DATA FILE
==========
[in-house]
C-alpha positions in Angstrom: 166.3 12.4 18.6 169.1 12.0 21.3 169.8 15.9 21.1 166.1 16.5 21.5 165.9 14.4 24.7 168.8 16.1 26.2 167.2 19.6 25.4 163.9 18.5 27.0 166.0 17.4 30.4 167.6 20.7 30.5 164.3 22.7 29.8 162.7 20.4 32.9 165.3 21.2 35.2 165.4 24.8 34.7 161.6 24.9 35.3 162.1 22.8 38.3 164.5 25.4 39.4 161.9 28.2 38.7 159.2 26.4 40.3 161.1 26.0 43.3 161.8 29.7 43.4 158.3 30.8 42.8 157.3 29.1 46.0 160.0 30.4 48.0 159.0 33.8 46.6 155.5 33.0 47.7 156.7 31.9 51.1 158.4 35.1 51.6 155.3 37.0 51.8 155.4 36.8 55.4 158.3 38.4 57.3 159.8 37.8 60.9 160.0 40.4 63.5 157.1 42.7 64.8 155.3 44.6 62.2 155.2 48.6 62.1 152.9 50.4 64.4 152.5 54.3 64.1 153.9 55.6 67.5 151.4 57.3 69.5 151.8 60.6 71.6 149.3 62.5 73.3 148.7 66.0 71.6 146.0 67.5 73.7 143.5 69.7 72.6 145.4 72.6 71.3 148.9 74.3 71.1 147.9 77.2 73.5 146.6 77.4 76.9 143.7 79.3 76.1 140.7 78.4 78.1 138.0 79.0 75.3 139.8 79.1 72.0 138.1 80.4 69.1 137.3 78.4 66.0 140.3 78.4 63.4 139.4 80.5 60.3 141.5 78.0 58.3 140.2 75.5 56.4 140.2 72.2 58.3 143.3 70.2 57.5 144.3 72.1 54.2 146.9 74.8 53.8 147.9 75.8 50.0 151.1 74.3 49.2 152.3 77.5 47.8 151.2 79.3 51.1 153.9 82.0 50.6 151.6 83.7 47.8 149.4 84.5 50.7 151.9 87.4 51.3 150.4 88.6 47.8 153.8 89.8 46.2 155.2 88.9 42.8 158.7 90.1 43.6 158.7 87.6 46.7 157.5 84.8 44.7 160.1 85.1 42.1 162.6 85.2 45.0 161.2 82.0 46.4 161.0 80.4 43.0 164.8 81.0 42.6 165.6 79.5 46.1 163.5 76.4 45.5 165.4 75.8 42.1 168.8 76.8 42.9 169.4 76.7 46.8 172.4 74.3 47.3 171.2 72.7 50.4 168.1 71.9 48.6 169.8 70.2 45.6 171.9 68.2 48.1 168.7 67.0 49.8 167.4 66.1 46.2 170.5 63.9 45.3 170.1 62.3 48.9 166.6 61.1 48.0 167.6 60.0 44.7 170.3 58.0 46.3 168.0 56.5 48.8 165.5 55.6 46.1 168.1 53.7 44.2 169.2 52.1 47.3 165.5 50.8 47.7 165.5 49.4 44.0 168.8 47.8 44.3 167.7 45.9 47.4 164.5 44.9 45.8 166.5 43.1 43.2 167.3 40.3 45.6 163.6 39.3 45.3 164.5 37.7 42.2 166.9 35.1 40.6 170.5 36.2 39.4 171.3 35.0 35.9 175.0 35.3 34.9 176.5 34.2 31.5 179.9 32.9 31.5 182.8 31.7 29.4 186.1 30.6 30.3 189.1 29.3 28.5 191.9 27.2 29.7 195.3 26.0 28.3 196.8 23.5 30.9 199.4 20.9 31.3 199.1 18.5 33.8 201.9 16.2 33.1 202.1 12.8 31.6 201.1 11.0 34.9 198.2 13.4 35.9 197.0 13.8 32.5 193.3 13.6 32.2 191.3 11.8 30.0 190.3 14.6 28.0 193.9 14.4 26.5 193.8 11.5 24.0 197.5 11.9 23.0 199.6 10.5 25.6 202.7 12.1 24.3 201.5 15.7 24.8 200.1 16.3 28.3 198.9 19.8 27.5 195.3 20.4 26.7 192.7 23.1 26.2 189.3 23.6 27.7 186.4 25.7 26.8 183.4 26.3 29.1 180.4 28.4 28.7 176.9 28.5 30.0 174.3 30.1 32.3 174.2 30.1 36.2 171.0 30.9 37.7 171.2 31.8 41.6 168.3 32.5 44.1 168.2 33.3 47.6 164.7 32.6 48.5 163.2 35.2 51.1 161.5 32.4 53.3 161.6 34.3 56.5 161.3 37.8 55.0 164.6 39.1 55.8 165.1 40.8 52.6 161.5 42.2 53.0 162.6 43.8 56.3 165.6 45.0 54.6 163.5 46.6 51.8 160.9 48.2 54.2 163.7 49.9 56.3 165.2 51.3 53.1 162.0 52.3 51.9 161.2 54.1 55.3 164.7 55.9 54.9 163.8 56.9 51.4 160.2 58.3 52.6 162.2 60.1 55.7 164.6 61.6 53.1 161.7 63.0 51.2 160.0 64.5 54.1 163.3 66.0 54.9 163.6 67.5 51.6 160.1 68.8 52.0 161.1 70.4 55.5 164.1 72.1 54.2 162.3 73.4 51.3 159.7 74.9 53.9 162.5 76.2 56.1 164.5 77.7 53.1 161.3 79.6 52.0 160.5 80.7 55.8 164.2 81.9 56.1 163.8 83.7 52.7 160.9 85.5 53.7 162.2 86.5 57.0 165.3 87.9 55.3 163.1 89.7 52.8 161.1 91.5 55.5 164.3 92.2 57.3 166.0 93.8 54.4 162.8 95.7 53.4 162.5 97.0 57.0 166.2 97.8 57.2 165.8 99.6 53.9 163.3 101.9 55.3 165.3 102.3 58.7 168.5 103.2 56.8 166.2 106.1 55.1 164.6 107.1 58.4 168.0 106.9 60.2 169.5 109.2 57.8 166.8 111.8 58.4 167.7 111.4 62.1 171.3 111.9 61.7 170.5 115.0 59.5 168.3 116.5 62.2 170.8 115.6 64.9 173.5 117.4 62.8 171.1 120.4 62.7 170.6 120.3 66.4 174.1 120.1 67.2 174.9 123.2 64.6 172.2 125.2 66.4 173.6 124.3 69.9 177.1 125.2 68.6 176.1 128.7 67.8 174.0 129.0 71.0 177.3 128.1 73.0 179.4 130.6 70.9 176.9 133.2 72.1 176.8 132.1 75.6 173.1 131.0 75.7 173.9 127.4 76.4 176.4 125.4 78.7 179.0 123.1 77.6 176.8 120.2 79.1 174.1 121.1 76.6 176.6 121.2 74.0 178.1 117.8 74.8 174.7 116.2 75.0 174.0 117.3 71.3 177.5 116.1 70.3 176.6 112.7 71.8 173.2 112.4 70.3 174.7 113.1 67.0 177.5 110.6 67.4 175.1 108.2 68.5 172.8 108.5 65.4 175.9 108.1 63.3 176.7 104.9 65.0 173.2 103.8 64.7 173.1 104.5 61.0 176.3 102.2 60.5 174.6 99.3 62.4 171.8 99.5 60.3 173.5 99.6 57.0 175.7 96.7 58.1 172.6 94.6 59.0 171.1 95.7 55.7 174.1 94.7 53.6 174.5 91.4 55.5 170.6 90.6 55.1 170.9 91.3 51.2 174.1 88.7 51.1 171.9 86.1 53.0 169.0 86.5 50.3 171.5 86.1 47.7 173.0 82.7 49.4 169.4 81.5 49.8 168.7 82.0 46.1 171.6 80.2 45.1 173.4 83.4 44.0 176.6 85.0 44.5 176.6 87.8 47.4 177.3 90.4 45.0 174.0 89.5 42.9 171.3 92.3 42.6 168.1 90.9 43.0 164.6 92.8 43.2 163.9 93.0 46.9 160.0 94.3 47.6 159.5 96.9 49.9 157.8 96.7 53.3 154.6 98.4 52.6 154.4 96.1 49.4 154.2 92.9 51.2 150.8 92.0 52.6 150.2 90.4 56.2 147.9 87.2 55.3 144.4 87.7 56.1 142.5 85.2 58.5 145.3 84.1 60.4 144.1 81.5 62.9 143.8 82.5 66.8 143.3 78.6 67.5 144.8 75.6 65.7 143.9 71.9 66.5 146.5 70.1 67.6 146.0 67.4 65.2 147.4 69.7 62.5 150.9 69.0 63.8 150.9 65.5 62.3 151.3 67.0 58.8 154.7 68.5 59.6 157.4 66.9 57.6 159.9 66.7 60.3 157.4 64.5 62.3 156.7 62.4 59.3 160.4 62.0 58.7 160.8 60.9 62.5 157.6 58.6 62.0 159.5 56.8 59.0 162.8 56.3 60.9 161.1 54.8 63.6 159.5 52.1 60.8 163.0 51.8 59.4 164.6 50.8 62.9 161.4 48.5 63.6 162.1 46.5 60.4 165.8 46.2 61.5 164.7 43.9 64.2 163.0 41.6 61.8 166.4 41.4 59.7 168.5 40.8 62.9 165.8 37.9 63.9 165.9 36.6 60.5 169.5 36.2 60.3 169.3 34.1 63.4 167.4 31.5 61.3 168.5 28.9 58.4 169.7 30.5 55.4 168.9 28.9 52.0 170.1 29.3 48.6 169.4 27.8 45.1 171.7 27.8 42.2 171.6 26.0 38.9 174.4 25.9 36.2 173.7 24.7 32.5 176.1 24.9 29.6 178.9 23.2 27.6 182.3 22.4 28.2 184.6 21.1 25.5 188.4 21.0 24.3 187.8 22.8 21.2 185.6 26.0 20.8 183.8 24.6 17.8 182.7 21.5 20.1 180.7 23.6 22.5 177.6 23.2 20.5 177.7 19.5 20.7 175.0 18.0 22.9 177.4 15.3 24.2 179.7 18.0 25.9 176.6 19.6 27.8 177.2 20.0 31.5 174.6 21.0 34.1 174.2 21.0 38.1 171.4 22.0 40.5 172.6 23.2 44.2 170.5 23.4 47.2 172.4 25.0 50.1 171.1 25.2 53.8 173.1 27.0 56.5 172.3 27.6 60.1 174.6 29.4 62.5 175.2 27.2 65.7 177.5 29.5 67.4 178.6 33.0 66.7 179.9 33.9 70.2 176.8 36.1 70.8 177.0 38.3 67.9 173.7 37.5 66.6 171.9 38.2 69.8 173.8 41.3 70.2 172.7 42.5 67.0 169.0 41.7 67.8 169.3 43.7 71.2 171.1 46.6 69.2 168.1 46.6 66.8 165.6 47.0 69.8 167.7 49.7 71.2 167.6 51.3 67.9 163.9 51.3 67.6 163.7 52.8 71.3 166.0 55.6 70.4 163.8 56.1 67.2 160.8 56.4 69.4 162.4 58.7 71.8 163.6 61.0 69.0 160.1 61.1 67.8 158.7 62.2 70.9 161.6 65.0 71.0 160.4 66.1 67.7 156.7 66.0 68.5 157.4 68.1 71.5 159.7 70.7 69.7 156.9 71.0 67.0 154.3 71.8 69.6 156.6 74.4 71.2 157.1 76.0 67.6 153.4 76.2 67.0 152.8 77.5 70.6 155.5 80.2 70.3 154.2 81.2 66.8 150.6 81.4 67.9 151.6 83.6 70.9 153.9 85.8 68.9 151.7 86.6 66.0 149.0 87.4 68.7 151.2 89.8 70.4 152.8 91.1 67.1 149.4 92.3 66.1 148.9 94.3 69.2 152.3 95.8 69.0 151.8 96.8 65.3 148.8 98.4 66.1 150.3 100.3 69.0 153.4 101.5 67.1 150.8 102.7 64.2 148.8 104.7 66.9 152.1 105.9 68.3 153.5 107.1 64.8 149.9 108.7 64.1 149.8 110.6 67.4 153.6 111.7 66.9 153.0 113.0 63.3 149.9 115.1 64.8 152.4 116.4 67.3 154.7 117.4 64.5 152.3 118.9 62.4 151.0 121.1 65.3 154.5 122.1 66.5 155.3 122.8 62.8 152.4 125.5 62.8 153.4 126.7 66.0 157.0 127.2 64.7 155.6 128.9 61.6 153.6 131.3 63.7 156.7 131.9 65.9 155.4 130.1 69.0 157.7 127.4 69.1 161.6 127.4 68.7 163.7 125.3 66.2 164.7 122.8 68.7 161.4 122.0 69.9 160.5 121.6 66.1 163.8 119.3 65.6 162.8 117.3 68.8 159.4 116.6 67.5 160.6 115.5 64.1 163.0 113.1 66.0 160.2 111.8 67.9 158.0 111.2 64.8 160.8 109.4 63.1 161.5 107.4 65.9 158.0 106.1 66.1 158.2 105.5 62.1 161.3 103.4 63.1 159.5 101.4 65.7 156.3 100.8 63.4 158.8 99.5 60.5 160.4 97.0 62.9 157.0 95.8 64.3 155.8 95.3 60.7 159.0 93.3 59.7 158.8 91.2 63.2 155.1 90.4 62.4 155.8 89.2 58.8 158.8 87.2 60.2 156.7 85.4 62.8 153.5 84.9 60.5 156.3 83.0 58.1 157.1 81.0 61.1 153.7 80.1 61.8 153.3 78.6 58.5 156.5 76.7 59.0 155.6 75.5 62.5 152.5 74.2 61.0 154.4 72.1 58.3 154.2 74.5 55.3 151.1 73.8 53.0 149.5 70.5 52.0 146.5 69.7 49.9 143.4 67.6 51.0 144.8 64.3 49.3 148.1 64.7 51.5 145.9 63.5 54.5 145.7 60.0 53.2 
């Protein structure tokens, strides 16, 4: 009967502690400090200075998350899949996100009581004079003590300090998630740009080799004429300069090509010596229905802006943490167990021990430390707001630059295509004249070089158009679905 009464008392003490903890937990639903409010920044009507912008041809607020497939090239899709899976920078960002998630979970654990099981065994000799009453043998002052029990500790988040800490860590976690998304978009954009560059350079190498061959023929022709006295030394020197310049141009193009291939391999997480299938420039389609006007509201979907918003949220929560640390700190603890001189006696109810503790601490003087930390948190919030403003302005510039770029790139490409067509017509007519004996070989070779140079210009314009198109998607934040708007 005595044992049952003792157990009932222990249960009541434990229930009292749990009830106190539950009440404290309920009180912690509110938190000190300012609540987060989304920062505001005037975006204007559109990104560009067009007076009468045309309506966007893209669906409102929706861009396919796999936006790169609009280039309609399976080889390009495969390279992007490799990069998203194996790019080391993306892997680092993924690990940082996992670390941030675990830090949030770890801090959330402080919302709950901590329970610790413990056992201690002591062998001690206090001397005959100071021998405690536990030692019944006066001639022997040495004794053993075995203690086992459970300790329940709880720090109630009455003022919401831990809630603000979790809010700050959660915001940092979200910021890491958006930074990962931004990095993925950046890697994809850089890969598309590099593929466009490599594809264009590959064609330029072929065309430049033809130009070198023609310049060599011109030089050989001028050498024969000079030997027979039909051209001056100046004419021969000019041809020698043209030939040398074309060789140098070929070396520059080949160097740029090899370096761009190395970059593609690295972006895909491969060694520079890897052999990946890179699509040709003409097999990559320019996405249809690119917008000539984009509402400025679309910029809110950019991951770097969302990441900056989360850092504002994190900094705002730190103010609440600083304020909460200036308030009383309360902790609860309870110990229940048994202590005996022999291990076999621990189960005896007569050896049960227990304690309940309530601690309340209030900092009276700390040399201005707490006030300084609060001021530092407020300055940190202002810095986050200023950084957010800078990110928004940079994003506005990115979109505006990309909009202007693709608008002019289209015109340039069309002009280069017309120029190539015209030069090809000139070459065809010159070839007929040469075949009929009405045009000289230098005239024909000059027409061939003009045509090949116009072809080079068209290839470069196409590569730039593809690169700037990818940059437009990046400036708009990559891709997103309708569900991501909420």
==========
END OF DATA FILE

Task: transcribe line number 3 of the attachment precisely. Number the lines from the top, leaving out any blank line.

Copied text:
């Protein structure tokens, strides 16, 4: 009967502690400090200075998350899949996100009581004079003590300090998630740009080799004429300069090509010596229905802006943490167990021990430390707001630059295509004249070089158009679905 009464008392003490903890937990639903409010920044009507912008041809607020497939090239899709899976920078960002998630979970654990099981065994000799009453043998002052029990500790988040800490860590976690998304978009954009560059350079190498061959023929022709006295030394020197310049141009193009291939391999997480299938420039389609006007509201979907918003949220929560640390700190603890001189006696109810503790601490003087930390948190919030403003302005510039770029790139490409067509017509007519004996070989070779140079210009314009198109998607934040708007 005595044992049952003792157990009932222990249960009541434990229930009292749990009830106190539950009440404290309920009180912690509110938190000190300012609540987060989304920062505001005037975006204007559109990104560009067009007076009468045309309506966007893209669906409102929706861009396919796999936006790169609009280039309609399976080889390009495969390279992007490799990069998203194996790019080391993306892997680092993924690990940082996992670390941030675990830090949030770890801090959330402080919302709950901590329970610790413990056992201690002591062998001690206090001397005959100071021998405690536990030692019944006066001639022997040495004794053993075995203690086992459970300790329940709880720090109630009455003022919401831990809630603000979790809010700050959660915001940092979200910021890491958006930074990962931004990095993925950046890697994809850089890969598309590099593929466009490599594809264009590959064609330029072929065309430049033809130009070198023609310049060599011109030089050989001028050498024969000079030997027979039909051209001056100046004419021969000019041809020698043209030939040398074309060789140098070929070396520059080949160097740029090899370096761009190395970059593609690295972006895909491969060694520079890897052999990946890179699509040709003409097999990559320019996405249809690119917008000539984009509402400025679309910029809110950019991951770097969302990441900056989360850092504002994190900094705002730190103010609440600083304020909460200036308030009383309360902790609860309870110990229940048994202590005996022999291990076999621990189960005896007569050896049960227990304690309940309530601690309340209030900092009276700390040399201005707490006030300084609060001021530092407020300055940190202002810095986050200023950084957010800078990110928004940079994003506005990115979109505006990309909009202007693709608008002019289209015109340039069309002009280069017309120029190539015209030069090809000139070459065809010159070839007929040469075949009929009405045009000289230098005239024909000059027409061939003009045509090949116009072809080079068209290839470069196409590569730039593809690169700037990818940059437009990046400036708009990559891709997103309708569900991501909420």